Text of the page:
I first met Syed in January 1985. I was due to take up a teaching post at the prestigious boy’s school described since colonial times as “the Eton of the East”. I had arrived in the small town of Kuala Kangsar on an overnight bus from the capital. I was supposed to be staying at the Rest House. (Every small town in Malaysia had its government Rest House – they were places for officials to stay when they travelled to more out of the way places.) But at three a.m. on a Sunday morning in a strange town, I decided that the most sensible course of action was to rattle on the grills of a nearby small Chinese hotel, until the owner, sleeping on a palette bed in the hallway, grudgingly let me in and gave me a room.
A few hours later saw me trudging in the heat to the ‘Rest House’ situated some way from the centre of the town along the road to the Sultan’s palace, a heavy bag slung over my shoulder. An ancient, very battered car suddenly stopped for me. A man leaned out of the window and asked if I wanted a lift. His heavily pregnant wife was beside him, so I got into the car. His name was Syed, he explained, and this was his wife, Asmah. They were going to the Rest House for lunch.
We had a most enjoyable lunch. The food was simple but tasty (I later became good friends with the Rest House manager Kamal, and his beautiful wife, Mona, who did the cooking). The view from the Rest House dining room was spectacular: it looked out over the Perak River, and we watched the small ferry ply between the town and the village of Sayong on the opposite bank, laden with people and bicycles.
Syed was fascinating. I thought he was of Arab descent at first, given his name and the overlarge nose which dominates his face. But I learned later that his father was Indian and his mother Thai. He speaks with a cut glass English accent. He was the first person I’d ever met in Malaysia who had actually read Burgess' The Malayan Trilogy, the first part of which (Time for a Tiger) was actually set in this town. (Burgess called it Kuala Hantu: Estuary of Ghosts.) Syed had known Burgess (real name John Wilson) very well indeed: Burgess was his lecturer when he was training to be a teacher, the first intellectual he’d met and someone who had shaped the course of his life. The two had become drinking companions. Syed knew the characters who became immortalized in the fiction of the trilogy: knew the stories behind the story. And when A Clockwork Orange, Burgess’ cult novel came out, he sent several autographed first-edition copies to Syed (though unfortunately, they got stolen later on.)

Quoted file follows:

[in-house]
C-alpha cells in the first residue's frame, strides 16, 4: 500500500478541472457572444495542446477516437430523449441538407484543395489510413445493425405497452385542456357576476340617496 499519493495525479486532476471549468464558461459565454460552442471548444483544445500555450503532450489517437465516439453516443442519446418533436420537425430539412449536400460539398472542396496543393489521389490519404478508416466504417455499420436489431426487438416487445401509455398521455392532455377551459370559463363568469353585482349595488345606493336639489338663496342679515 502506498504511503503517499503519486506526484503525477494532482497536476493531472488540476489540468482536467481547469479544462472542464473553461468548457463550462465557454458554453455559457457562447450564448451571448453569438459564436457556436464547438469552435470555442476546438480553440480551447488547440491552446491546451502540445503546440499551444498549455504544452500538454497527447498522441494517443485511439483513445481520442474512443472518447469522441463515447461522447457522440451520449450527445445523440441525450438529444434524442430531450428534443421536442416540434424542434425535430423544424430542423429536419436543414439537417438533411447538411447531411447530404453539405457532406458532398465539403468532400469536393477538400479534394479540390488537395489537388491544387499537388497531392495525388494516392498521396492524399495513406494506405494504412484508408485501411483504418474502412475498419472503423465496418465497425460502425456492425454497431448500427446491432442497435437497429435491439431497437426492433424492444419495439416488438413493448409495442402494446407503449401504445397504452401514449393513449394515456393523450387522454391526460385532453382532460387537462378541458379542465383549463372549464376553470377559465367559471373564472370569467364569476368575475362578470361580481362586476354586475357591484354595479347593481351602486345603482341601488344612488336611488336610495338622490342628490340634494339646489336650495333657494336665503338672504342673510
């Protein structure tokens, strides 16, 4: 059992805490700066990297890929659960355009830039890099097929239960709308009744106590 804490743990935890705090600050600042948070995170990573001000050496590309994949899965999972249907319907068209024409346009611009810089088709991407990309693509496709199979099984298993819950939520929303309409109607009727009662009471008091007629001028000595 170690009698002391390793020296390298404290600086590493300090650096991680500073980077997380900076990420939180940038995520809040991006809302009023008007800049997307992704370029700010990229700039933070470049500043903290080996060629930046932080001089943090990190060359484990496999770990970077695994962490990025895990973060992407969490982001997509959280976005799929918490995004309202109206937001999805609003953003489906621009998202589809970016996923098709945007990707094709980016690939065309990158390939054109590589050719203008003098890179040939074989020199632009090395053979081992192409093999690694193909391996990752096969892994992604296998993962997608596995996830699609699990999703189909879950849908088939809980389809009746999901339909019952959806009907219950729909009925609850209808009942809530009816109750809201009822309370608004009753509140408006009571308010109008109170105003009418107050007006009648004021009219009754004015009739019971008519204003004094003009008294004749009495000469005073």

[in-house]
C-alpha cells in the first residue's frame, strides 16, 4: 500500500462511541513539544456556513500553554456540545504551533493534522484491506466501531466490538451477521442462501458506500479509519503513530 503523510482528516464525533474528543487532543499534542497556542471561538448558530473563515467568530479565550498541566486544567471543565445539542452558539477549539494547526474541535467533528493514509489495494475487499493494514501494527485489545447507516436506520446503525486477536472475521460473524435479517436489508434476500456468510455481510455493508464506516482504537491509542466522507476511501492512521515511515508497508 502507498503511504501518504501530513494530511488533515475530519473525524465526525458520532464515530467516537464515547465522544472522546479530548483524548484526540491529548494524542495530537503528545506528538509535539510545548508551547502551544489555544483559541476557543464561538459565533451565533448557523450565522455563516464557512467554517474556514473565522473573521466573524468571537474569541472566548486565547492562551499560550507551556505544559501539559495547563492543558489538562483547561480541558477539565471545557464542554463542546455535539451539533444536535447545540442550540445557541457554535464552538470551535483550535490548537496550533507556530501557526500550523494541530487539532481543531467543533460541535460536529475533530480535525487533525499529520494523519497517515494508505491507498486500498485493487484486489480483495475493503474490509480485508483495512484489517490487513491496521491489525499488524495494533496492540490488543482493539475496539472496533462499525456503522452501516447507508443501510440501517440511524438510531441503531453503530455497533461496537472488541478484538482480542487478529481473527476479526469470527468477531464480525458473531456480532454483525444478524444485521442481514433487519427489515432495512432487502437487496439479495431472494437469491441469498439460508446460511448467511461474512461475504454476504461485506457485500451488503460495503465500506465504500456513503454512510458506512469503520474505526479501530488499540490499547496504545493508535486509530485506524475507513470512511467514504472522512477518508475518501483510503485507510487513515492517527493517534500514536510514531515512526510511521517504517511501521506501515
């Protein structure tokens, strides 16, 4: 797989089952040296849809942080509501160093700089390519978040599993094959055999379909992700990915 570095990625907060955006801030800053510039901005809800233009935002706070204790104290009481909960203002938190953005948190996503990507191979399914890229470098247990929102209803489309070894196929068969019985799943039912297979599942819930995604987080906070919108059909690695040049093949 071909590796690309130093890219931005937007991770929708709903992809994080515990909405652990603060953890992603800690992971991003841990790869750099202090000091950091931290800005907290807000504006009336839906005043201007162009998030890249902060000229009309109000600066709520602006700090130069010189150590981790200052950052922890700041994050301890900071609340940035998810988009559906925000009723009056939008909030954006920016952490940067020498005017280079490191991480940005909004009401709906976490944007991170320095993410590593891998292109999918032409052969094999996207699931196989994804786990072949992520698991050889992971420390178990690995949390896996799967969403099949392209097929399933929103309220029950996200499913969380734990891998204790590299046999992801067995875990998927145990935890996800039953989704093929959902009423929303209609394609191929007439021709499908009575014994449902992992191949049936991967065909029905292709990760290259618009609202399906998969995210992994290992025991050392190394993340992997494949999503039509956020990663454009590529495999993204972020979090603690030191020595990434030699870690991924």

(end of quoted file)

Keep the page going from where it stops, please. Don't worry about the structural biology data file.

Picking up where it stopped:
I couldn’t believe my luck, meeting folks this friendly and this interesting within hours of landing up in a new town. Syed said that he would come and collect me at dinnertime and we would go and explore the town.
Dinnertime came and went and he and Asmah did not appear. I felt sad that my first friends had so apparently abandoned me.
But life moved on. I met up with my new colleagues, the other British teachers who had been at the school for a year already and was soon caught up in looking for a place to stay and getting settled in the school.
I saw Syed a few weeks later. Again the battered car skidded to a halt beside me. He apologized for standing me up the night I’d arrived: Asmah had gone into labour that very night and delivered their thirteenth baby.